Acquired Needs Theory: Need for Achievement, Power & Affiliation Video

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  • 0:04 Acquired Needs Theory
  • 0:53 Need for Achievement
  • 2:30 Need for Power
  • 3:57 Need for Affiliation
  • 5:16 Lesson Summary
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Lesson Transcript
Instructor: Sherri Hartzell

Sherri has taught college business and communication courses. She also holds three degrees including communications, business, educational leadership/technology.

Do you act out of a need for achievement, power or affiliation? This lesson describes the acquired needs theory and how one of the three types of needs affect us more than the others.

Acquired Needs Theory

David McClelland developed the acquired needs theory.
David McClelland

David McClelland proposed that one's needs are acquired over time as a result of their experiences - a notion that soon turned into what is now known as the acquired needs theory. As McClelland studied the needs of various individuals, he was able to classify them as either being achievement-, power- or affiliation-based. That is, every person holds an aspiration for achievement, power or affiliation. Interestingly, each person has a tendency to be motivated by one of these needs more so than by the other two. Consequently, a person's behavior and performance at work are strongly influenced by the most meaningful of the three needs.

Need for Achievement

The need for achievement is greatest for those individuals who have a strong desire to excel. Achievers seek neither power nor approval; rather, their only focus is on success. Achievers prefer work that has a moderate chance for success (about 50/50) and tend to avoid situations that are low-risk and those that are high-risk. Low-risk situations are avoided because of the presumed ease of accomplishment related to low-risk activities and the belief that things which come easy are not a true measure of success. High-risk situations are avoided by achievers because of the fear that success might be more related to luck than actual effort. Achievers need to be able to see the correlation between the level of effort they exert and the success that results.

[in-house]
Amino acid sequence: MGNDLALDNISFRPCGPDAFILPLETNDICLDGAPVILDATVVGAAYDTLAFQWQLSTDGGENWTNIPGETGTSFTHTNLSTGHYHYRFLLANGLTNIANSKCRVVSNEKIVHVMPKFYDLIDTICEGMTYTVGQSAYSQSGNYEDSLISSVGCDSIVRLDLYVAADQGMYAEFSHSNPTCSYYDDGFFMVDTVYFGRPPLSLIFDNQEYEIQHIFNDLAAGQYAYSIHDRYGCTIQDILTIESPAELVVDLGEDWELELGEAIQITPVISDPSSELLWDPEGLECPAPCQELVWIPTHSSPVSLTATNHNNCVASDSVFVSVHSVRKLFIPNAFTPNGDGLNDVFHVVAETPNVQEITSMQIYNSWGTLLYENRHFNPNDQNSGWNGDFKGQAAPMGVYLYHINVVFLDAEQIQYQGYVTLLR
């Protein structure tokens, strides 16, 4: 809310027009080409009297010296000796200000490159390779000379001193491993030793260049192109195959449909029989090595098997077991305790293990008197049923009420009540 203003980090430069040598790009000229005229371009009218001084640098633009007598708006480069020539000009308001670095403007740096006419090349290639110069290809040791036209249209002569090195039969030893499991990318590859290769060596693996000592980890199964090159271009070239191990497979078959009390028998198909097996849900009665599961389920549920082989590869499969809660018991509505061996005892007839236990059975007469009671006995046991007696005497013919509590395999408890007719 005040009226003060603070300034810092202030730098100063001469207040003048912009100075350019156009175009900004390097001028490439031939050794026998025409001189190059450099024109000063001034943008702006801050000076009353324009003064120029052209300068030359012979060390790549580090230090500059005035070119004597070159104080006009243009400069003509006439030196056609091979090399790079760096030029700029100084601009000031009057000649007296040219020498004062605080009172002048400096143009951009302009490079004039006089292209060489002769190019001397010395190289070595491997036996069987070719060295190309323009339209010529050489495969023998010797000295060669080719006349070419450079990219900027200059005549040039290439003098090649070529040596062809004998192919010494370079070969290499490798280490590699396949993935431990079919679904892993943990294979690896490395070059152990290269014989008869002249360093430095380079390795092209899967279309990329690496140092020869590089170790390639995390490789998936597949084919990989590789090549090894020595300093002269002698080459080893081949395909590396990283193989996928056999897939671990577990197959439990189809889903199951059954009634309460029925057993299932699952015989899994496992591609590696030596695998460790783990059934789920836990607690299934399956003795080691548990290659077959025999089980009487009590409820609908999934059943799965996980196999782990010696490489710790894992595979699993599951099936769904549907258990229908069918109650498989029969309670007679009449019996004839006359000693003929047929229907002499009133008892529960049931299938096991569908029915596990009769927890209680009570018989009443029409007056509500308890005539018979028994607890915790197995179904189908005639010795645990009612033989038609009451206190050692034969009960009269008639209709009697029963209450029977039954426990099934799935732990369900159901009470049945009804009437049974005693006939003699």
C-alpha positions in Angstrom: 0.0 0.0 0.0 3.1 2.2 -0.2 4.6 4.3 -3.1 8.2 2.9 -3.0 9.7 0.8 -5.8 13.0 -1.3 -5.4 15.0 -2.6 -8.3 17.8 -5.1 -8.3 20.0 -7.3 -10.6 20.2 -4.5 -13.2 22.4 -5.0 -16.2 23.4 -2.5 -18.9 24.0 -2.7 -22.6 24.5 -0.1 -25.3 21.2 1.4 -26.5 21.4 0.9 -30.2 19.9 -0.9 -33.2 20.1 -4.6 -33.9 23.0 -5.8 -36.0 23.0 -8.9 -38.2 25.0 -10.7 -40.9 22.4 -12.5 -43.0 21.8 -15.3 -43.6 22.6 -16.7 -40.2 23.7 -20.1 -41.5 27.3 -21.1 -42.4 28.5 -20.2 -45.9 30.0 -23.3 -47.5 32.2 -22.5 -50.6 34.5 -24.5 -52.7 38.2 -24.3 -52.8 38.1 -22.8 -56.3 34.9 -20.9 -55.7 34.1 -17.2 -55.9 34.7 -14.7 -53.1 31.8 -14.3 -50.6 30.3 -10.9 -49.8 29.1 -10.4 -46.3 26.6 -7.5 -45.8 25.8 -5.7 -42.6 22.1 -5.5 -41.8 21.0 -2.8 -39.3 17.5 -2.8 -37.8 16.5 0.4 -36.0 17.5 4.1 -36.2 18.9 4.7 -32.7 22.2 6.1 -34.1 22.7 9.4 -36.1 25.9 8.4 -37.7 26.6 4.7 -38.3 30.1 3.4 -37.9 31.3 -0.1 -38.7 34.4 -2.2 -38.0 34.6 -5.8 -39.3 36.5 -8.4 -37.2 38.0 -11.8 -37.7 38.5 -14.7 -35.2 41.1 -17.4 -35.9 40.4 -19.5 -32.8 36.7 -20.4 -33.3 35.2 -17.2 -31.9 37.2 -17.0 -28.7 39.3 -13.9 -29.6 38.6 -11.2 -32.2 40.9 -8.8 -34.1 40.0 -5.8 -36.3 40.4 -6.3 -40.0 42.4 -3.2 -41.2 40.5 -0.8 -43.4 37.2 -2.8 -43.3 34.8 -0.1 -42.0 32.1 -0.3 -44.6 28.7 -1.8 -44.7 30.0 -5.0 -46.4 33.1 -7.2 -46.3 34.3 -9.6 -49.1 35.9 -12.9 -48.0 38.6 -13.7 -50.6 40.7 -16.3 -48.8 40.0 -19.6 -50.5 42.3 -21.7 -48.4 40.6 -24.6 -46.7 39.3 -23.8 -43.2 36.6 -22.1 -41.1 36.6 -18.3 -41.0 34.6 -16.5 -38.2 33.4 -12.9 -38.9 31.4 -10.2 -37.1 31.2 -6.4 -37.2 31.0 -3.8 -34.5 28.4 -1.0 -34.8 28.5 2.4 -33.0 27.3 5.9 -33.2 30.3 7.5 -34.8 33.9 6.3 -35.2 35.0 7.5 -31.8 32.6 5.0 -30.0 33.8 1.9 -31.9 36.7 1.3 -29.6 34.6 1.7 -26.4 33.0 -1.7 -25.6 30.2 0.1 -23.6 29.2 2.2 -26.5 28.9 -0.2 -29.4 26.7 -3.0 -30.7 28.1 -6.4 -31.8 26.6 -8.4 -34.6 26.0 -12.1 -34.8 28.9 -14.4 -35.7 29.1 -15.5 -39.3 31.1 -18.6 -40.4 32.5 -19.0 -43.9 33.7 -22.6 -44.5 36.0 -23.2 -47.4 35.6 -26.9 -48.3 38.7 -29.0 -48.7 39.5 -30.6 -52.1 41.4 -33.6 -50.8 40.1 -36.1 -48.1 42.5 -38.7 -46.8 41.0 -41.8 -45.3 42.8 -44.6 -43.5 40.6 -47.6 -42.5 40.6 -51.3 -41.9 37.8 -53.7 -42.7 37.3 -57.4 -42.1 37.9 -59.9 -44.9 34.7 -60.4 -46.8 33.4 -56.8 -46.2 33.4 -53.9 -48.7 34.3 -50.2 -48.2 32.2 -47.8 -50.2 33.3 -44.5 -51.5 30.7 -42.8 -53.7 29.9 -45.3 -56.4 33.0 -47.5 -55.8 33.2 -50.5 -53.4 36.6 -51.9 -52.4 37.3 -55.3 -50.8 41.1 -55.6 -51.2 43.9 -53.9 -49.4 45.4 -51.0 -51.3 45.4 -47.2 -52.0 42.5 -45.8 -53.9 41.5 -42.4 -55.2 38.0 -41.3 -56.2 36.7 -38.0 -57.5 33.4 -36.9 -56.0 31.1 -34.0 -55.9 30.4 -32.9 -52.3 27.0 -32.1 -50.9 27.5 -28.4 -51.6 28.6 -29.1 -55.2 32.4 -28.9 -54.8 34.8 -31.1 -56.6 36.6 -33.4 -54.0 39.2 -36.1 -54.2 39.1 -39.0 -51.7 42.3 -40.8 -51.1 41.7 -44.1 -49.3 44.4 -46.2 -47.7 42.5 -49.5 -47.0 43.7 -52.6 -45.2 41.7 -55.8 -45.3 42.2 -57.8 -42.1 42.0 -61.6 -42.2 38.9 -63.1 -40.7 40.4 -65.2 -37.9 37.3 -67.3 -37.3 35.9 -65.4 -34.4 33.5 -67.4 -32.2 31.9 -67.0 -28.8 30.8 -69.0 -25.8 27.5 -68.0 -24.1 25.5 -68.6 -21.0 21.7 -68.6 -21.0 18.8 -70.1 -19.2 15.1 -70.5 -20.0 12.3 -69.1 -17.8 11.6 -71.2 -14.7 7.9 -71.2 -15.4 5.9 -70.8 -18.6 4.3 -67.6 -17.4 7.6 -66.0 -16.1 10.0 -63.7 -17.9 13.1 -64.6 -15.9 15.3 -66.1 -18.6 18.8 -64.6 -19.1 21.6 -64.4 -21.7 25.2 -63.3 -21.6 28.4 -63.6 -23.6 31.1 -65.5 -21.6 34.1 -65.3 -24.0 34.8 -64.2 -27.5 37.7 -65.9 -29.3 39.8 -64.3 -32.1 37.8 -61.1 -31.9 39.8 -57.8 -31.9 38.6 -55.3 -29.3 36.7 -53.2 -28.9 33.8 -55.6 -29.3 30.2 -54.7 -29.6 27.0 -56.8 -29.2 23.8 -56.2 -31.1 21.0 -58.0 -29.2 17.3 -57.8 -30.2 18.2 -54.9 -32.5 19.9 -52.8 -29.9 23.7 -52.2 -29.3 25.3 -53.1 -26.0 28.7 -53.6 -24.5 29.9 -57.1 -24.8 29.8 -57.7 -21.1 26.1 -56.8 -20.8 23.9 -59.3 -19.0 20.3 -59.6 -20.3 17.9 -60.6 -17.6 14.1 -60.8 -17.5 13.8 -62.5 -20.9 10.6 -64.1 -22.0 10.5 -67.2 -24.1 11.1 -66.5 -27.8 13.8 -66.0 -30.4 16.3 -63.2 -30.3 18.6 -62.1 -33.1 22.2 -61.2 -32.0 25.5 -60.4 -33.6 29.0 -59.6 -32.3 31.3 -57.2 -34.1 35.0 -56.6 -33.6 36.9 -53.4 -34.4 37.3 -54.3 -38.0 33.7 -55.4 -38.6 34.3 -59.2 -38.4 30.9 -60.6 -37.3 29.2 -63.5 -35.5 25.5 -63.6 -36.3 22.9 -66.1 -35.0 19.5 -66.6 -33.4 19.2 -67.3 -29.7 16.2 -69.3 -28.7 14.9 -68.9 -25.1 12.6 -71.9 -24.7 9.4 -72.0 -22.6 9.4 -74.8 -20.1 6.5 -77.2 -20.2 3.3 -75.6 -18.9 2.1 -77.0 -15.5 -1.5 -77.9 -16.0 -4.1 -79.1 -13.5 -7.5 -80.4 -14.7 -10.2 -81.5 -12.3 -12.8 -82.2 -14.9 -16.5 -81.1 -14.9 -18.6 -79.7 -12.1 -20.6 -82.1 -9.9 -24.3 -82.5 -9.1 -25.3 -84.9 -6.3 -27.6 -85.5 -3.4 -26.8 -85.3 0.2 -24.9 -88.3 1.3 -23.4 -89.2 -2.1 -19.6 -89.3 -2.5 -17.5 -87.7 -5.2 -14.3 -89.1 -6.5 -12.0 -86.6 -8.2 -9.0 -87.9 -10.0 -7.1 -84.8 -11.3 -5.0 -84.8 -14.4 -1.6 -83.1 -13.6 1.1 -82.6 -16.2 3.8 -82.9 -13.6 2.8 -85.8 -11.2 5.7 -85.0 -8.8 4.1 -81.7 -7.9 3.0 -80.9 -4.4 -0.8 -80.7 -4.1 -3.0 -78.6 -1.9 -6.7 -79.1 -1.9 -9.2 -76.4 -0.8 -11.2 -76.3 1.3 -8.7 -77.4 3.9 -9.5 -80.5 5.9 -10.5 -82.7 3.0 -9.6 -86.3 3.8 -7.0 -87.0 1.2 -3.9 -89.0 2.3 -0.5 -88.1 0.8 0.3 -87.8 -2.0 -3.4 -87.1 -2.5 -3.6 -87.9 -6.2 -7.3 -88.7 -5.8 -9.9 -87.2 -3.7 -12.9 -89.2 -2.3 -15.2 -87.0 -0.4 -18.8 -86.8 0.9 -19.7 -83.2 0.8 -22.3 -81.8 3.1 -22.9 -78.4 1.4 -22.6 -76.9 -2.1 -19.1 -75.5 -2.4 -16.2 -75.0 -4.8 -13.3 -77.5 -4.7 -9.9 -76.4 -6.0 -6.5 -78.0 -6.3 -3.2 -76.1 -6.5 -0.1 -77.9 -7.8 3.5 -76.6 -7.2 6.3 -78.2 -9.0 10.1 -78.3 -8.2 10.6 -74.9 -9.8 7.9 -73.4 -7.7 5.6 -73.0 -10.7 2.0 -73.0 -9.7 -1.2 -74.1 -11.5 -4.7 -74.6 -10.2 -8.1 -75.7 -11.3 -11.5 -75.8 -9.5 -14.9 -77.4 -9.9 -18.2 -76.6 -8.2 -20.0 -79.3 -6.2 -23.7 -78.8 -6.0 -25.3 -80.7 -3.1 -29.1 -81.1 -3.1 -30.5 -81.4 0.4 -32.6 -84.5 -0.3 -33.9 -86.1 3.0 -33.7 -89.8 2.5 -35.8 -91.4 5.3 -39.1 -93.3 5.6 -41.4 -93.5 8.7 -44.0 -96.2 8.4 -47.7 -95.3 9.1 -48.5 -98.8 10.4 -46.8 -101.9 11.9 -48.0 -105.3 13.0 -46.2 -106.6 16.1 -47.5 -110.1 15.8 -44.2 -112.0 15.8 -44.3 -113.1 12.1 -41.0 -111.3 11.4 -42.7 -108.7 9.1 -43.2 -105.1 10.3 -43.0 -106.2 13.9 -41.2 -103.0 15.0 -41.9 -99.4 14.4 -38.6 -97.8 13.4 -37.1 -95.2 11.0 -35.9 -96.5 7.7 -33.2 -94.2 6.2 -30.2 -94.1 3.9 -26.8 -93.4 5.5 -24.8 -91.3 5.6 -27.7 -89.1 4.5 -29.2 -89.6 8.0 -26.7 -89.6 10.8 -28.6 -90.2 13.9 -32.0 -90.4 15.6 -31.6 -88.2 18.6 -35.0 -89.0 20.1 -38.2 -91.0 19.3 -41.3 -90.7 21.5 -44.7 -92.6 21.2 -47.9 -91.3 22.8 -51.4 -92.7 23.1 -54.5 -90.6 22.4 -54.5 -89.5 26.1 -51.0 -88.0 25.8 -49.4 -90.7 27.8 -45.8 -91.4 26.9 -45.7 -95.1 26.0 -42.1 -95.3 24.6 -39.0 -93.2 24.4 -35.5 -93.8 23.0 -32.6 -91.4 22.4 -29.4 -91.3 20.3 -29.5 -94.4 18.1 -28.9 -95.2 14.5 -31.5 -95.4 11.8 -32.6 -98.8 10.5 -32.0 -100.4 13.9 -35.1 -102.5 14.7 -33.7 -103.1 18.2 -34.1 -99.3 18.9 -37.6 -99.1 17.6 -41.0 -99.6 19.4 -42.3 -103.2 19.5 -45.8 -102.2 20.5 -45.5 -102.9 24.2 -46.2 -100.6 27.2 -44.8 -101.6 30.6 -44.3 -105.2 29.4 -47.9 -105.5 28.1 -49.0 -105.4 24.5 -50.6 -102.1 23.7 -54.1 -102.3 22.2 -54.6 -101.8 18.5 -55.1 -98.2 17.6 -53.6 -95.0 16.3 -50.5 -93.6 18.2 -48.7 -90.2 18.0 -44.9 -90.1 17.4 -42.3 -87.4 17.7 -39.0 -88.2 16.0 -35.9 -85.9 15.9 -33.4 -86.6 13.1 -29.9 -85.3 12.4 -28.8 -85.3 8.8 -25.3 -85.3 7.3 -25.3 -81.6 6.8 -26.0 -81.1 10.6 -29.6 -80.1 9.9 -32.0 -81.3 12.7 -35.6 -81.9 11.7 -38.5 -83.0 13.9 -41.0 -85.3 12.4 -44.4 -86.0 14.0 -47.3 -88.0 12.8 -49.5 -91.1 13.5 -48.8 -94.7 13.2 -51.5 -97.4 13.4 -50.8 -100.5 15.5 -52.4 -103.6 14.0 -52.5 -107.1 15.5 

The achiever prefers to work alone or with other achievers. Managers of achievers should work to provide them with challenging projects filled with attainable goals. For example, because Maria has a high need for achievement, her manager Sam might ask her to work independently on projects that allow for her to use her knowledge and skills in a way that challenges her, but at the same time provide her with a clear path for how she can successfully accomplish her task. Additionally, achievers appreciate managers who provide frequent recognition of how well they are doing so that they can monitor their progress, making feedback extremely important to achievers.

Need for Power

The achiever prefers to work alone or with other achievers.

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